The rear wing on the I-PACE is one brick wide, about half the size of what we've typically seen on Speed Champions models and while well designed, doesn't really do a lot to break up the heft of the model. As we've already noted, this is a hefty model - the rear three quarters especially, with a brick and a plate above the wheel arch, combined with the small rear lights. The overall look is accurate to the race car but there’s essentially a solid 8 wide by 3 brick high volume taking up most of the length of the car.
While the turquoise colour in use is eye-catching the overall race livery is quite dull (a problem coming from the real life vehicle), and the asymmetrical black stripes on the roof look a little odd overall. A neat little easter egg is the use of a normal 4x3 windscreen as the rear window (it's a fairly upright screen) for those who've been building LEGO car sets for a while. As has become normal with these newer generation sets, a few studs are strategically left visible on each side to make sure the model has a bit of a LEGO feel to it once finished. The wheel design is unremarkable, a twin five-spoke design, but at least fits with the overall look of the vehicle.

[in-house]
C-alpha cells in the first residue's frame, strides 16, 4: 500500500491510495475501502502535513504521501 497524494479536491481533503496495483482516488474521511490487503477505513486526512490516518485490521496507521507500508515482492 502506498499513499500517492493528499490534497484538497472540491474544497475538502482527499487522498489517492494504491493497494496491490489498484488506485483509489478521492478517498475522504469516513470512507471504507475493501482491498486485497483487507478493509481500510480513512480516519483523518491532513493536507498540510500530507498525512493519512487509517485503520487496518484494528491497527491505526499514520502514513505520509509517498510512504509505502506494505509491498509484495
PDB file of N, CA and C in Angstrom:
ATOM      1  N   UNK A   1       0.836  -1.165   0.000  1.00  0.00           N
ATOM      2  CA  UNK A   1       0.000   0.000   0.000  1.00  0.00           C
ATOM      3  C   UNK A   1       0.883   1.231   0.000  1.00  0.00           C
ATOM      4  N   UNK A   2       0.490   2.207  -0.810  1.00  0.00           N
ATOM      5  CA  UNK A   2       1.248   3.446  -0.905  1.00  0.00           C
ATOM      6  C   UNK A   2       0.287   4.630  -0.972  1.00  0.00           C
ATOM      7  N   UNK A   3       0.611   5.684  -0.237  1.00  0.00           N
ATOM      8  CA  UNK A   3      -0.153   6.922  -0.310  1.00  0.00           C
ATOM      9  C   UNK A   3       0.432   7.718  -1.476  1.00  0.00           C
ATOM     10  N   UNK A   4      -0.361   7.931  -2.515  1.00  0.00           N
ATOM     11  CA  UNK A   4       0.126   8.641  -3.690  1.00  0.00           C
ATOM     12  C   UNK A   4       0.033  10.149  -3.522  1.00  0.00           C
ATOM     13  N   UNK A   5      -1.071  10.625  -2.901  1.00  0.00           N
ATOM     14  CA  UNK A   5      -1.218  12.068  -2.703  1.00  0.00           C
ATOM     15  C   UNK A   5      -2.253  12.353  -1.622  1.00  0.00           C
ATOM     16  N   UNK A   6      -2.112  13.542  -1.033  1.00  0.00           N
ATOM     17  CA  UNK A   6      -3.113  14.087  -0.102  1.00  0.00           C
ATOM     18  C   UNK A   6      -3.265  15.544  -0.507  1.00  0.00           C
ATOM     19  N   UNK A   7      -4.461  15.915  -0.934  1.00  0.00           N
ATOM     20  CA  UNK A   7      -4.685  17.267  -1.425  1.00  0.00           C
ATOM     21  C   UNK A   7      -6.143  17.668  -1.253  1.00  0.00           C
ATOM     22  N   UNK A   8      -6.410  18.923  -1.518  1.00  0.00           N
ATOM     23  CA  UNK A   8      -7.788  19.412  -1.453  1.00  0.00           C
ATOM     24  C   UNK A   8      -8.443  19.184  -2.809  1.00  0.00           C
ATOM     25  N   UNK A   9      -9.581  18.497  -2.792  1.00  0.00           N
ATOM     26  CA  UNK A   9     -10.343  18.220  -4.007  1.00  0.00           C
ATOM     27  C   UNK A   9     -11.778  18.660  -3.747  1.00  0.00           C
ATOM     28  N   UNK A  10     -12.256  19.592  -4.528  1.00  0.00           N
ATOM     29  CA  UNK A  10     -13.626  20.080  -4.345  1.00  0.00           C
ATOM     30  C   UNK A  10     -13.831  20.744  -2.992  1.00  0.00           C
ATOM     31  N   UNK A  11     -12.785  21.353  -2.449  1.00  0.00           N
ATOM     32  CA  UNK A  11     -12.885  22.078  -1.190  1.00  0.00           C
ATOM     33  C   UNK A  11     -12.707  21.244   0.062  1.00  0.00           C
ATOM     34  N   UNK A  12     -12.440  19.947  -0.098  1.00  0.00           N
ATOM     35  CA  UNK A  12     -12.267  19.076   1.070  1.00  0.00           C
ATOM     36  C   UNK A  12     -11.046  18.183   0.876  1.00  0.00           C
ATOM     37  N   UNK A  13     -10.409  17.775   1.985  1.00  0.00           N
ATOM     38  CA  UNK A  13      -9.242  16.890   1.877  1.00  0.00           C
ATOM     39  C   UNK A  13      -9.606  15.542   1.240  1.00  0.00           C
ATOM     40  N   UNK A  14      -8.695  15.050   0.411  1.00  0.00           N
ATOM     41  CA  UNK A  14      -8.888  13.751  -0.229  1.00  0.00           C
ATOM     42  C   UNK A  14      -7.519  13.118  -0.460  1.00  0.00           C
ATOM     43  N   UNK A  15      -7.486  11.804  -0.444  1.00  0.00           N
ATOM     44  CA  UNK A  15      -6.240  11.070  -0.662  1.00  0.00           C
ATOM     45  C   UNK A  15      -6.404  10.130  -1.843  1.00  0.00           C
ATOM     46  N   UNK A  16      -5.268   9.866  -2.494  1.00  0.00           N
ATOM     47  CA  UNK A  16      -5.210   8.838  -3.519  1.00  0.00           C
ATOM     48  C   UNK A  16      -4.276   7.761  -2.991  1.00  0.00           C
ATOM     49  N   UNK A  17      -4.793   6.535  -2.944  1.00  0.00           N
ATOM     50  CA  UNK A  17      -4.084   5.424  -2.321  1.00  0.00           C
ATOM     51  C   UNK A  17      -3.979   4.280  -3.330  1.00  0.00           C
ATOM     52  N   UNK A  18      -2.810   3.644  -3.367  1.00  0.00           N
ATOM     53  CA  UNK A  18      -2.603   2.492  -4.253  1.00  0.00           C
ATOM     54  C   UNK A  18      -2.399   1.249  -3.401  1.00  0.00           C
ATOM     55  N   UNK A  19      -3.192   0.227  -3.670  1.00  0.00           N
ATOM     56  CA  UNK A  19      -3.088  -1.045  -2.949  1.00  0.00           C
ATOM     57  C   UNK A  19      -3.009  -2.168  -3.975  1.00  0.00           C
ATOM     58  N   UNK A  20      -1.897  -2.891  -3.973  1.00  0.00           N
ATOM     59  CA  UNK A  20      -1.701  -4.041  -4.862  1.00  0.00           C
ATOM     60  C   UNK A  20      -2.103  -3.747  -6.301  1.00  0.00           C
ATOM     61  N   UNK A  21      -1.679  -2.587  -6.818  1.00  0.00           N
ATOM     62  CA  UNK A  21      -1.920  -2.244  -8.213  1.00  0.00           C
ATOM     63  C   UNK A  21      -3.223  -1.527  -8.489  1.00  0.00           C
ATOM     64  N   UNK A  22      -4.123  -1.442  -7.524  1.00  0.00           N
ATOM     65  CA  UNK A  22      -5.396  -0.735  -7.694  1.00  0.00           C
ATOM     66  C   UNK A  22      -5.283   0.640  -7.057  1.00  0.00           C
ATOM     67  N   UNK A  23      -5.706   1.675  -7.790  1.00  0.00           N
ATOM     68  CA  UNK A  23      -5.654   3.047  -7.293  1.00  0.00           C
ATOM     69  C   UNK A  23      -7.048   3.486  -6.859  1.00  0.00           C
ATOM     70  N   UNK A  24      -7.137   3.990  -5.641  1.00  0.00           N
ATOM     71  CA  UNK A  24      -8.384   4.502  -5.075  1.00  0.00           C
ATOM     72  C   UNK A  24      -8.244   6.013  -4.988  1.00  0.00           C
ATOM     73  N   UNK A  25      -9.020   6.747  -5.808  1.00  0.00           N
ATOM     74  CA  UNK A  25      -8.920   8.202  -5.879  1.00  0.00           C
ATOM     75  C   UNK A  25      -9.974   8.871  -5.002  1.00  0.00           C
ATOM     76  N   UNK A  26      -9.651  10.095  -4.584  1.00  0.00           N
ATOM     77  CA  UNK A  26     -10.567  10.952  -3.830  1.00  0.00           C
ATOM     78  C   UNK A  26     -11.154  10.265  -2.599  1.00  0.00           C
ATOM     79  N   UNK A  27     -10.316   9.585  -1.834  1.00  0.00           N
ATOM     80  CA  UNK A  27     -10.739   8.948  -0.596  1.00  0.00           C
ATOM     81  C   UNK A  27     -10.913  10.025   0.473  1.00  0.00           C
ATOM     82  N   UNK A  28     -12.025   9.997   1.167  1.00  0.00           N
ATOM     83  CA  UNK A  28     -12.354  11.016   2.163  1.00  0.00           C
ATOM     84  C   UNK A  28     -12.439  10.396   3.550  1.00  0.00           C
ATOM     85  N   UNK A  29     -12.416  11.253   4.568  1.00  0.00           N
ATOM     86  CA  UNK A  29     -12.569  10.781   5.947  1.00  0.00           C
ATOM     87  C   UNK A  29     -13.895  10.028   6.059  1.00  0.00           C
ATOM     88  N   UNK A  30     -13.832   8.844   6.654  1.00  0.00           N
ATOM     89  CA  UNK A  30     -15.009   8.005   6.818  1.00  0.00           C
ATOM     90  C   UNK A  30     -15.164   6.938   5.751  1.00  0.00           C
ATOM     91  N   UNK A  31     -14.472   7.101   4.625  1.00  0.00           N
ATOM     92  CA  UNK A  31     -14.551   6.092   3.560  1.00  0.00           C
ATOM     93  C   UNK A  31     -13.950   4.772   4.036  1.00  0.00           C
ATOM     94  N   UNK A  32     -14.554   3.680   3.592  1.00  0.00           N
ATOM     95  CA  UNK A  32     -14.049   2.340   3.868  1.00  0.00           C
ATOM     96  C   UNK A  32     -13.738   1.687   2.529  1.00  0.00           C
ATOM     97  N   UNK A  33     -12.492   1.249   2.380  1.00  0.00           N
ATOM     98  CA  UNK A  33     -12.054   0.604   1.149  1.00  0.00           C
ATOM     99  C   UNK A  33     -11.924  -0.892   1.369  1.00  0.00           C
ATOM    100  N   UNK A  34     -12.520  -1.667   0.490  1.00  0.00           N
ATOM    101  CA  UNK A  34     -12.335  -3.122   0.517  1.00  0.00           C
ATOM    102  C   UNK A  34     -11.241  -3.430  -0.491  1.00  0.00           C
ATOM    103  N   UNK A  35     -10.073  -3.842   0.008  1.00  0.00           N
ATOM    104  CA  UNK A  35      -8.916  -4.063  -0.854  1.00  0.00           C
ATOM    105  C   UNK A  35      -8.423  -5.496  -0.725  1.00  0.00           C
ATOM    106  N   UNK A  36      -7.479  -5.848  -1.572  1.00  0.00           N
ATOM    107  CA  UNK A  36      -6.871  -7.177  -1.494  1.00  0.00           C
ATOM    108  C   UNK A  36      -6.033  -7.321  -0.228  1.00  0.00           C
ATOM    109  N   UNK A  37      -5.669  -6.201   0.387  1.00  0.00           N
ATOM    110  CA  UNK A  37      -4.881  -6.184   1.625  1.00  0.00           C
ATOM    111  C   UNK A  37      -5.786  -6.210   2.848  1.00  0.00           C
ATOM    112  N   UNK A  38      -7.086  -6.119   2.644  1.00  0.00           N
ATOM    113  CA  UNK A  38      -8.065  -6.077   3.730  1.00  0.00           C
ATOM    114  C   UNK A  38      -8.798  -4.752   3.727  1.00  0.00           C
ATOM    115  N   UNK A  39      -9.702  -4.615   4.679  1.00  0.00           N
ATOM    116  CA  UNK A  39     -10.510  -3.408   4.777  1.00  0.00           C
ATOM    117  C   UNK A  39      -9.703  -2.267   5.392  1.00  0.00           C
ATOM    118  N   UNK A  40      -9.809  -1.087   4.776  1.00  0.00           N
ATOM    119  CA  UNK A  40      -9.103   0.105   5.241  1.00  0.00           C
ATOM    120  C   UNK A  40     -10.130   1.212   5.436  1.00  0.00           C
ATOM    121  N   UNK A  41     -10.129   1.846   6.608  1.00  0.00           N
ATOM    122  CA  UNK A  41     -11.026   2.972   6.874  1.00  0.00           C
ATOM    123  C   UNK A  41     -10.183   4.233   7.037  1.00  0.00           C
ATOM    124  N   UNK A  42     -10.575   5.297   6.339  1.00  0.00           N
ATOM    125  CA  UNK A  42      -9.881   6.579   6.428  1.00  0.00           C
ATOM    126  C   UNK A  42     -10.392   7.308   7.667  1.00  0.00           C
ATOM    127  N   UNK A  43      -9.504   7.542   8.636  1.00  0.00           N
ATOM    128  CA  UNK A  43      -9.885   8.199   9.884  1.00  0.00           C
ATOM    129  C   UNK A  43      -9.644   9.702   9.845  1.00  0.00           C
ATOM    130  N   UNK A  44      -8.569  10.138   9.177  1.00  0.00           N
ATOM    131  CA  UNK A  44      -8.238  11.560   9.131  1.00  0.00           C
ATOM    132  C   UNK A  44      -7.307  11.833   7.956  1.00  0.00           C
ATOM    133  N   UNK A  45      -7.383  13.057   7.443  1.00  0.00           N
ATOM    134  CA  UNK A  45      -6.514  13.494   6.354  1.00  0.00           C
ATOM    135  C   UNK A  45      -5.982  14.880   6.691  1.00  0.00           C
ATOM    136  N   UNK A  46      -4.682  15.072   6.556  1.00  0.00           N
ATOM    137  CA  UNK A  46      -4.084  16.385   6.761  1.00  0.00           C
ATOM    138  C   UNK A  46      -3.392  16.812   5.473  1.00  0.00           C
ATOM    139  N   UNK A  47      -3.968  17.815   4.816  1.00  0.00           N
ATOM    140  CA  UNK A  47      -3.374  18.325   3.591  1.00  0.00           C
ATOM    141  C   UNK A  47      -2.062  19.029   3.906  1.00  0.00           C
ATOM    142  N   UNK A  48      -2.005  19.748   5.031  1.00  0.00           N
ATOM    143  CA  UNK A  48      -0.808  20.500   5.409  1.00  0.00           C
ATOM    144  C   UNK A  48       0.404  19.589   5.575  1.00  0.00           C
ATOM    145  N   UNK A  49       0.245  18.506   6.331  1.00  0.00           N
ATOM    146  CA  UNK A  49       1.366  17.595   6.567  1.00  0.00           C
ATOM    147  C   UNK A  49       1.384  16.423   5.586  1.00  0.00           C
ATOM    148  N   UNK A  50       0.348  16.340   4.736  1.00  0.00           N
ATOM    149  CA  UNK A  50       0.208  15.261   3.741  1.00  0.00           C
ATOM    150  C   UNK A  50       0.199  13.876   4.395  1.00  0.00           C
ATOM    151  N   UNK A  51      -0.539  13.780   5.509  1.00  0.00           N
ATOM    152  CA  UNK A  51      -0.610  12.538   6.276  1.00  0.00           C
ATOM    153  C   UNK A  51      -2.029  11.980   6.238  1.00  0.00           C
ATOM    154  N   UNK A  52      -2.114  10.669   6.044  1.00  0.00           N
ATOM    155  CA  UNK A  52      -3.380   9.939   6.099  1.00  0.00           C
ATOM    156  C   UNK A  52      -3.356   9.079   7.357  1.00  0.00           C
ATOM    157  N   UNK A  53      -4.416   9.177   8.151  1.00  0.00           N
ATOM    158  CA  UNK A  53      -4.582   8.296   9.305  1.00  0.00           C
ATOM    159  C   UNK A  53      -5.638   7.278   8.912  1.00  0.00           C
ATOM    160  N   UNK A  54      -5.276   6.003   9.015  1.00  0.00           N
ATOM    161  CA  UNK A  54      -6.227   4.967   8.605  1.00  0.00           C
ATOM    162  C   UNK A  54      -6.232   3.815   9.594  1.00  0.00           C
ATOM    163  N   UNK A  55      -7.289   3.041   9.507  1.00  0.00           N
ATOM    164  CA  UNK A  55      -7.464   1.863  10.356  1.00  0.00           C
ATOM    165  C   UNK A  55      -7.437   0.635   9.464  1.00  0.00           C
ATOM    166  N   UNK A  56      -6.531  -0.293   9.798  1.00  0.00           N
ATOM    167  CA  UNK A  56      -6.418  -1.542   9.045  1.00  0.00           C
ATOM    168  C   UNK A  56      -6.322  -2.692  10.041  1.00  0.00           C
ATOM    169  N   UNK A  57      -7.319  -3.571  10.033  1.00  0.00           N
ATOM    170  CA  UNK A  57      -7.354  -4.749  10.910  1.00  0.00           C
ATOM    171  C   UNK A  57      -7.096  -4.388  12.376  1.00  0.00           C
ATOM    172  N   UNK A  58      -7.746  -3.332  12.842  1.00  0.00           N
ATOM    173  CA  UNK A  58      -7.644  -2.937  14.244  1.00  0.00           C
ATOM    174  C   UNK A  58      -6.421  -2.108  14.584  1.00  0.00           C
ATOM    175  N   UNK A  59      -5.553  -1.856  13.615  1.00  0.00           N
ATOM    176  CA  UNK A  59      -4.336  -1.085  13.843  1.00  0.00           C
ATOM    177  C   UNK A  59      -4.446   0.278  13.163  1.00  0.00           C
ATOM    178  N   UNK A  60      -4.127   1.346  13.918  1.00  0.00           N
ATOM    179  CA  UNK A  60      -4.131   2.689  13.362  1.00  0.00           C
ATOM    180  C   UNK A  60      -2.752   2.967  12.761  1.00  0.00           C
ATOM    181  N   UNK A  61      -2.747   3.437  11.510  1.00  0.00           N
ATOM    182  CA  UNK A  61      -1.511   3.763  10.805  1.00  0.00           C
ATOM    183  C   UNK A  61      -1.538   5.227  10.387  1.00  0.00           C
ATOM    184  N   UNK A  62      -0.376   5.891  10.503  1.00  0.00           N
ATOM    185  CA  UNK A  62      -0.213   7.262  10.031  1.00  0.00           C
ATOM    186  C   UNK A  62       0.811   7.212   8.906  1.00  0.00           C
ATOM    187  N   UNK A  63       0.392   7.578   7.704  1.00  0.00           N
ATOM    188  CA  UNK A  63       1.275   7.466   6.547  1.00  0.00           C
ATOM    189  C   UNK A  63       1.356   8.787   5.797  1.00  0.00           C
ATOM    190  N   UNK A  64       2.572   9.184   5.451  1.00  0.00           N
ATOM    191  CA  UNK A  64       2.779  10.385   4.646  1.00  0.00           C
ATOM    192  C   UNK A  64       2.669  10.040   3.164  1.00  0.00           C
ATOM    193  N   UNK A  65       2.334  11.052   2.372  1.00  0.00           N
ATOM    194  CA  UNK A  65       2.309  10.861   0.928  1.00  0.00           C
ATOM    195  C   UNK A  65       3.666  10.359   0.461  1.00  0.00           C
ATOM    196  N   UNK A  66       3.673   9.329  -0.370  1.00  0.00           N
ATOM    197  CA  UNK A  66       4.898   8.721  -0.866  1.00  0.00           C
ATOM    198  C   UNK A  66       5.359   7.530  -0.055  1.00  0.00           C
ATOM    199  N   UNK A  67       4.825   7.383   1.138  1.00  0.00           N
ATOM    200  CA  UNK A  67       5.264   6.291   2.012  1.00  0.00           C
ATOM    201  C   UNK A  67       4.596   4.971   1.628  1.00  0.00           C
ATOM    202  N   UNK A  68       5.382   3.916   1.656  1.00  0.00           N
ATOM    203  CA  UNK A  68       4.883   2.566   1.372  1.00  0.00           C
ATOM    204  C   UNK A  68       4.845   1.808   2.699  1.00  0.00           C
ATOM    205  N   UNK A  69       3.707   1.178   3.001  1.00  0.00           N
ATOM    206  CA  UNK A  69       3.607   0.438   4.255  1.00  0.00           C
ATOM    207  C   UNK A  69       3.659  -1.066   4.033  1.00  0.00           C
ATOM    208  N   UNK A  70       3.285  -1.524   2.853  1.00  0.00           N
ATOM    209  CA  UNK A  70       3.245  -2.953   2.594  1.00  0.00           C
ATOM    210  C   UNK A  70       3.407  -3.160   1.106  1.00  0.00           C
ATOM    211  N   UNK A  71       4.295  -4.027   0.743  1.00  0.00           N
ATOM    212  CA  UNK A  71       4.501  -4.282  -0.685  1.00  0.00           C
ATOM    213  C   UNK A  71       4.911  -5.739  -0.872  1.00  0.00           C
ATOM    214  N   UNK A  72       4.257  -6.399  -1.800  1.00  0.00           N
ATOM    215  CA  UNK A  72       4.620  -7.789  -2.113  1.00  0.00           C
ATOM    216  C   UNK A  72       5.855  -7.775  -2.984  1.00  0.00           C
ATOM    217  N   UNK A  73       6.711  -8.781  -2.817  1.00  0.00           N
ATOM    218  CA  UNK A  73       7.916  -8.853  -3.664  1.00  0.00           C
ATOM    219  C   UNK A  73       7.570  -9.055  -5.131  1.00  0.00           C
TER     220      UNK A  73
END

Overall this set is easy to recommend. With two 8-wide vehicles to build, a bright and eye catching colour scheme and a very reasonable price tag (only 50% more than a single car set), it's a no brainer for people to add to their Speed Champions collections. No doubt this is to do with the less desirable Jaguar and Formula E license rather than say Ferrari and Formula 1, but that's no reason to give it a skip as a set to build. As above, it would have been great to see something like Jaguar's Project 8, F-Type or E-Type in a twin pack, to capitalize more on their heritage, but the twin pack makes sense with the electric car tie-in of Formula E. As always, we have our fingers crossed for more from this licensing deal - the XJ220 or Le Mans campaigning XJR-8 would be amazing to see at Speed Champions scale. The Formula E license and car in this set also has us hoping for great things when we see our first Formula 1 cars at this new 8-wide scale.